What Is a Waiver of Inheritance?

By Tom Streissguth

In estate law, heirs named in a will have the right to waive or disclaim an inheritance. This is a refusal to accept the bequest, and is usually done to either avoid taxes or the inconvenience of looking after property. You carry out a waiver of inheritance by drawing up and signing a document that ends your legal right to claim the assets left to you in the will.

In estate law, heirs named in a will have the right to waive or disclaim an inheritance. This is a refusal to accept the bequest, and is usually done to either avoid taxes or the inconvenience of looking after property. You carry out a waiver of inheritance by drawing up and signing a document that ends your legal right to claim the assets left to you in the will.

Legal Requirements

The laws of the individual states govern the matter of wills and estates, and lay down the rules for any waiver of inheritance. The disclaimer must be in writing and the person disclaiming the bequest must file the document in the court having jurisdiction over the estate. The disclaimer must also be sent to the executor of the will, who has responsibility for distributing assets according to the will's instructions. In most cases, anyone disclaiming property left in a will may not earn money or other consideration for doing so, unless the court authorizes the transaction.

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Reasons

Heirs may waive property left to them in a will for any reason. The most common is avoidance of property taxes and other costs associated with inherited real estate. The bequest, if it generates income, may also affect their income tax bracket and raise the percentage of income they would have to pay the IRS. In some cases, heirs wish to pass along a bequest to another family member who may be in dire financial need. If they are in bankruptcy or a lawsuit, they also may want to protect the property from seizure by creditors.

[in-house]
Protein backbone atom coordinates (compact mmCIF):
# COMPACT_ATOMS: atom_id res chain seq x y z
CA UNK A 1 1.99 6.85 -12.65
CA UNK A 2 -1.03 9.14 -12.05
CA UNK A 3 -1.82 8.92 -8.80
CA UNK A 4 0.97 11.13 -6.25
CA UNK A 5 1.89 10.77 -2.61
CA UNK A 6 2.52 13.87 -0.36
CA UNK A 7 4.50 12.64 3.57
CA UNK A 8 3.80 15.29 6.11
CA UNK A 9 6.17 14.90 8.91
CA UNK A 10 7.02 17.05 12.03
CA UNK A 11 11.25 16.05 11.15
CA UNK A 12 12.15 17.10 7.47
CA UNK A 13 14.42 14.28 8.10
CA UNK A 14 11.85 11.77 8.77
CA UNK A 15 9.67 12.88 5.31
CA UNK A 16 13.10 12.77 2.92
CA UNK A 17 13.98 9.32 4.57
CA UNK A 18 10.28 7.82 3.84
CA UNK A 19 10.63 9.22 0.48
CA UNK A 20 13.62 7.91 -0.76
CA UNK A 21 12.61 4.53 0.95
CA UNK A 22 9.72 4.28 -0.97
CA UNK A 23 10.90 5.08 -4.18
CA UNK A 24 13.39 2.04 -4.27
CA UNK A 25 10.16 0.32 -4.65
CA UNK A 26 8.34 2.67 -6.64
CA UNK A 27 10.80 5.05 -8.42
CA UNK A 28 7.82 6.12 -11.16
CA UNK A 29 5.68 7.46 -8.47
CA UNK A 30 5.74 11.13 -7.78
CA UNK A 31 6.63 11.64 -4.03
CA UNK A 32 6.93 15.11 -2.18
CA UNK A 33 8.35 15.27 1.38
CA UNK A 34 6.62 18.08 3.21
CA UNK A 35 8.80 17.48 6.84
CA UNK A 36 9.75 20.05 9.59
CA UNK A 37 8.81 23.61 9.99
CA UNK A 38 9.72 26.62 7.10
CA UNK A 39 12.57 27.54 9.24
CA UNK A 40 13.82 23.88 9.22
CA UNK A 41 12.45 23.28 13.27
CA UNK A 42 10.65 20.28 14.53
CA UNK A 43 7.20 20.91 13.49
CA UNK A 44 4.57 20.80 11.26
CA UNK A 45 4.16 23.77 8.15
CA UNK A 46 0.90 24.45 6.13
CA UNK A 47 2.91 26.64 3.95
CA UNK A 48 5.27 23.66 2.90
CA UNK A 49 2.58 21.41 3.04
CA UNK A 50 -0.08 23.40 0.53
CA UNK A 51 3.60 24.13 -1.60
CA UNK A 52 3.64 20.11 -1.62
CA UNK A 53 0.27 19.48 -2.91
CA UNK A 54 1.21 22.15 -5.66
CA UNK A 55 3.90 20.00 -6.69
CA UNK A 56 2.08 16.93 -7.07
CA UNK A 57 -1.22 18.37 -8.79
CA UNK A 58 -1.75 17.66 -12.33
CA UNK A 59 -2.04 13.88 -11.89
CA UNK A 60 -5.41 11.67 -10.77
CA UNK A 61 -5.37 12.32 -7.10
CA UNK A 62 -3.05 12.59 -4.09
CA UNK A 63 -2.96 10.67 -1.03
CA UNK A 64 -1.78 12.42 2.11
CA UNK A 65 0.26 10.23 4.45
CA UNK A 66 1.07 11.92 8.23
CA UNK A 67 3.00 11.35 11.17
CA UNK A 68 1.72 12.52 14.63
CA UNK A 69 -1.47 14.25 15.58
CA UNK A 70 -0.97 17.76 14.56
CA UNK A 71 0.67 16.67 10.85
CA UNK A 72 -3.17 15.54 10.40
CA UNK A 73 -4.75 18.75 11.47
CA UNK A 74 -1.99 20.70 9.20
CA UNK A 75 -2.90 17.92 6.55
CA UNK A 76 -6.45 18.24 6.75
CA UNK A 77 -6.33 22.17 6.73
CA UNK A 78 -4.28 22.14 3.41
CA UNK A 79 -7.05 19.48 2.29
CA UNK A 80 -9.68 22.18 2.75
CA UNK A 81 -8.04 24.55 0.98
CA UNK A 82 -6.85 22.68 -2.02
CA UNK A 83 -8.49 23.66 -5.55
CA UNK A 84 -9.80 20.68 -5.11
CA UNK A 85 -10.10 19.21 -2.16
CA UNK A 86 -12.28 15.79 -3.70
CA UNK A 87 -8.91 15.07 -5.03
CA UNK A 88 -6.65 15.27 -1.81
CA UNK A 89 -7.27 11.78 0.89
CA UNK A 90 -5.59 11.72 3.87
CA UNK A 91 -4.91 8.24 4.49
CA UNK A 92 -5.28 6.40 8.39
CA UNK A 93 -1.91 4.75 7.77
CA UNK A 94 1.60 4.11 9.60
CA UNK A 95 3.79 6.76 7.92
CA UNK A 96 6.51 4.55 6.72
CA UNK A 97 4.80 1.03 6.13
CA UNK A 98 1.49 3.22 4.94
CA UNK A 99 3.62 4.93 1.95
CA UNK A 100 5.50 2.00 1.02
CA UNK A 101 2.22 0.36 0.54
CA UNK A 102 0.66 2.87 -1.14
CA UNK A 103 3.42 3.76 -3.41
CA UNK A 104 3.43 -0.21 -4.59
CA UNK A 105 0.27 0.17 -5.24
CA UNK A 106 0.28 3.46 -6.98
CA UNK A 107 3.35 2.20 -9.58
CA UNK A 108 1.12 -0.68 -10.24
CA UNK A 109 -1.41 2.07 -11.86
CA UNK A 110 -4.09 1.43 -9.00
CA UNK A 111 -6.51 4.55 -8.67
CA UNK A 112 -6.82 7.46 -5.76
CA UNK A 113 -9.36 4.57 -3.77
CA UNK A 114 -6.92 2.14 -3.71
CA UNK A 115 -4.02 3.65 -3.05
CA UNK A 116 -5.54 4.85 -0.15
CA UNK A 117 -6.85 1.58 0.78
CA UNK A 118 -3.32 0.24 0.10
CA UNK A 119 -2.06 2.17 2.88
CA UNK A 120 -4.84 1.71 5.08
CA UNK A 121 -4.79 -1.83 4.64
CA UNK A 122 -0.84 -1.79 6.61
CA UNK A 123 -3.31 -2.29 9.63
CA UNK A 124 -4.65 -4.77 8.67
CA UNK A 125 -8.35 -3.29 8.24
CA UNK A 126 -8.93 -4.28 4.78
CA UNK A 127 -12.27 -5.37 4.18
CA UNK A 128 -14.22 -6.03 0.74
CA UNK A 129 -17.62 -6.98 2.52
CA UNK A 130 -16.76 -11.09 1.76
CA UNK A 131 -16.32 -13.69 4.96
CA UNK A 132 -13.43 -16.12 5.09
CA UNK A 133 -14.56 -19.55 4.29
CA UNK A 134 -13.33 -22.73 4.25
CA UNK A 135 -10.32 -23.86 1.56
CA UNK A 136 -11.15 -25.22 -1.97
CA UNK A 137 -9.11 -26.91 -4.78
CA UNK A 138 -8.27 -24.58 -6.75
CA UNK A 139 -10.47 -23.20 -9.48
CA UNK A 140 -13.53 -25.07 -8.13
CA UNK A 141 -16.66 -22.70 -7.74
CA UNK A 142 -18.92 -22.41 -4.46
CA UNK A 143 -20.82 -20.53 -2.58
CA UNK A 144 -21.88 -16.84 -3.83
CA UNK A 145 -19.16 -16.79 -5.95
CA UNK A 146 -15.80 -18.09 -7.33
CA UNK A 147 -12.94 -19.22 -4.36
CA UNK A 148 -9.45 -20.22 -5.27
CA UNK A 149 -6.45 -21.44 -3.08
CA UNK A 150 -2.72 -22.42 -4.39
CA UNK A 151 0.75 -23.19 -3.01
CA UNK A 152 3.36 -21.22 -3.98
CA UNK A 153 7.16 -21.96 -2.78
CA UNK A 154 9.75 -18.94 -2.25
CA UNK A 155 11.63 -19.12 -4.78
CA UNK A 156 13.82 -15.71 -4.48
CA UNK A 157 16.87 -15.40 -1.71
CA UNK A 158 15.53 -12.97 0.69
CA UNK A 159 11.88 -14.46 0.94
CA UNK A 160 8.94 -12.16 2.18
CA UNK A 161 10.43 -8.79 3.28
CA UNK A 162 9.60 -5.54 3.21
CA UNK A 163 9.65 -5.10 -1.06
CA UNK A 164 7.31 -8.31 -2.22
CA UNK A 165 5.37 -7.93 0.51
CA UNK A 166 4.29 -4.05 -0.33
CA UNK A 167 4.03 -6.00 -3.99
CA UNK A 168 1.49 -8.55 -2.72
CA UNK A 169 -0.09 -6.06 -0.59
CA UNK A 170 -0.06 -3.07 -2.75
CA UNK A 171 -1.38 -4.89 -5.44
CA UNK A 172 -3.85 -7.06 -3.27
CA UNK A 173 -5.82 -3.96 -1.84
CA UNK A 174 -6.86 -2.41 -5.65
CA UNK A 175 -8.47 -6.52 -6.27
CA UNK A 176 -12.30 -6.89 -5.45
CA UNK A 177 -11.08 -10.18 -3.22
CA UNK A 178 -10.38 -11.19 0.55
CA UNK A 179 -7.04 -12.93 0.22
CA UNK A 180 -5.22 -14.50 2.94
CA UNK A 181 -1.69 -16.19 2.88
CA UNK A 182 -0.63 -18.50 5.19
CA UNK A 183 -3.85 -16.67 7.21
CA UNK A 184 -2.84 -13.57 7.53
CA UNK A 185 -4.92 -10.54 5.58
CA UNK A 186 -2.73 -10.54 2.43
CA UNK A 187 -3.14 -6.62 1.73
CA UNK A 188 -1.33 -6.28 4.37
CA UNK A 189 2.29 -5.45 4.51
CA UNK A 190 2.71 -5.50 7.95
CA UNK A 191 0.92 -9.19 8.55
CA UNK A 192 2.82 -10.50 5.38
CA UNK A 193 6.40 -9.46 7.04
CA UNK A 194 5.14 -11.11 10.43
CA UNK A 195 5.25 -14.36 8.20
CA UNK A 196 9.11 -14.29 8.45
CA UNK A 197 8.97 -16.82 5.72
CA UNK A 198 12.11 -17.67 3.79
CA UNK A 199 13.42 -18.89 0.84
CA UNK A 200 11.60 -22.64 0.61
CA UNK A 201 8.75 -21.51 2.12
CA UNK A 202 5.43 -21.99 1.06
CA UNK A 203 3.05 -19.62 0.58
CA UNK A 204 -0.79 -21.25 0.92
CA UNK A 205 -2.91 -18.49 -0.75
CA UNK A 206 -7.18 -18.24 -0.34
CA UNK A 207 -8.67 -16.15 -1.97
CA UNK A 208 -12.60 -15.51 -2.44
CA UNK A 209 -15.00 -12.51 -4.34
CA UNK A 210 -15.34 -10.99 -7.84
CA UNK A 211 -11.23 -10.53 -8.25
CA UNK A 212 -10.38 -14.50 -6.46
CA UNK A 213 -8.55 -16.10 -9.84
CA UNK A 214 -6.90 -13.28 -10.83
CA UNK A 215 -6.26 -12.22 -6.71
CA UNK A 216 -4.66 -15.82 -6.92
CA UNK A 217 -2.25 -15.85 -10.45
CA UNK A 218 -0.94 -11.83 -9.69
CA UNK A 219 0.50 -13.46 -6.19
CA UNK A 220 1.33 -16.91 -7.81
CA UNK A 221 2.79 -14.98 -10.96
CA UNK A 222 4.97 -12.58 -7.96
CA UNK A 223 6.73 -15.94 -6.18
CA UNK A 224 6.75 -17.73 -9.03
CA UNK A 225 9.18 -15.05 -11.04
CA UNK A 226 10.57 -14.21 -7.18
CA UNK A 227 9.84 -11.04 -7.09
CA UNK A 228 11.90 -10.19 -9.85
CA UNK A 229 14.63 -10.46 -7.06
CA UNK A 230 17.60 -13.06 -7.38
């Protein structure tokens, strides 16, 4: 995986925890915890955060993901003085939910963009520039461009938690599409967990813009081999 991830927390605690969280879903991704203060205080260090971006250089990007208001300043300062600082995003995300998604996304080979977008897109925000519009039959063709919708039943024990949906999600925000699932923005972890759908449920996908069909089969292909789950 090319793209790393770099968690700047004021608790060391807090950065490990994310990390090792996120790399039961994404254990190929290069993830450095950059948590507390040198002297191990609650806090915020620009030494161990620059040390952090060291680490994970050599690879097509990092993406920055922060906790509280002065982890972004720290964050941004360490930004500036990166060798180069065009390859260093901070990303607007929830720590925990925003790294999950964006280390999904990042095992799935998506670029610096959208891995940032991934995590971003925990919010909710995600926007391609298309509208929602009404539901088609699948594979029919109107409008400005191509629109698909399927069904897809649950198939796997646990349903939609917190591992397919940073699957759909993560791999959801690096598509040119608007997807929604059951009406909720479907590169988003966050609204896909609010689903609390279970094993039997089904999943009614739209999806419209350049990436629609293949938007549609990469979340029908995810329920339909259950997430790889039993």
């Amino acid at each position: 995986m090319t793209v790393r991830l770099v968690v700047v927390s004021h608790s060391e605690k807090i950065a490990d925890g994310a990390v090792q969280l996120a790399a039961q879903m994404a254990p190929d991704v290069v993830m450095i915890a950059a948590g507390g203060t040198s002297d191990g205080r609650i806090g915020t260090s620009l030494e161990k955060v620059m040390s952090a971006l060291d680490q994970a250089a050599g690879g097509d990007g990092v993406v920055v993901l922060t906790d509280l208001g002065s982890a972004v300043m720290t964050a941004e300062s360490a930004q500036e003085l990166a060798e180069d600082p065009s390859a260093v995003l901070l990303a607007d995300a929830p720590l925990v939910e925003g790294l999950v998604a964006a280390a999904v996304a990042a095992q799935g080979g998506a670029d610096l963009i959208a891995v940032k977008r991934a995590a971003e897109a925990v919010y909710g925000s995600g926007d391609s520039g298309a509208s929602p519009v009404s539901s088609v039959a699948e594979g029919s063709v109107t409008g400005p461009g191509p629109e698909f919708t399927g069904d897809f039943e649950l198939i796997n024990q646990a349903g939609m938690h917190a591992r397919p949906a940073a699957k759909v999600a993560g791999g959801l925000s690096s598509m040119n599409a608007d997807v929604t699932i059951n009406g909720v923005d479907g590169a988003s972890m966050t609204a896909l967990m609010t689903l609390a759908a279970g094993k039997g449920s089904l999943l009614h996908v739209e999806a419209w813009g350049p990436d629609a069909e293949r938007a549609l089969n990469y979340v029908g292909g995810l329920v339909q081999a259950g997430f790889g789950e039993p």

Deadlines

State laws set a deadline with respect to any waiver of inheritance. In New York, for example, anyone wishing to waive an inheritance must file the disclaimer within nine months of the death of the person making the bequest. State laws may also prohibit an individual from disclaiming any inheritance that is to be jointly owned. If the deadline for filing the disclaimer passes, then the heir must take possession or title to the property.

Return of Inheritance

After an heir files a disclaimer, the law returns the inheritance to the estate of the deceased. You may not file a waiver in favor of any other heir, or request that the property pass to someone not mentioned in the will. Instead, the executor has responsibility for disposing of the property according to instructions in the will, if there are any instructions with respect to disclaimed property. If there are not, the executor has discretion in the matter and may transfer the property to another heir, to a person or organization not mentioned in the will, to a charitable cause or to the state treasury. The probate court has authority in the matter and must approve any such transfer of property.

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How to Refuse to Inherit a House

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Not everyone is happy to receive an inheritance. Depending on your personal situation, you might elect to refuse or disclaim a bequest made to you by a loved one for any number of reasons. If you’re younger, the windfall might affect your eligibility for student aid, even if it's not payable to you immediately. If you’re older, it might prevent you from qualifying for Medicaid. Further, if you're already wealthy, an inheritance will increase your estate's value, which could mean your own estate will end up paying additional federal estate taxes when you die. The law recognizes these issues sometimes occur and you usually do not have to accept an inheritance if you don’t want to do so.

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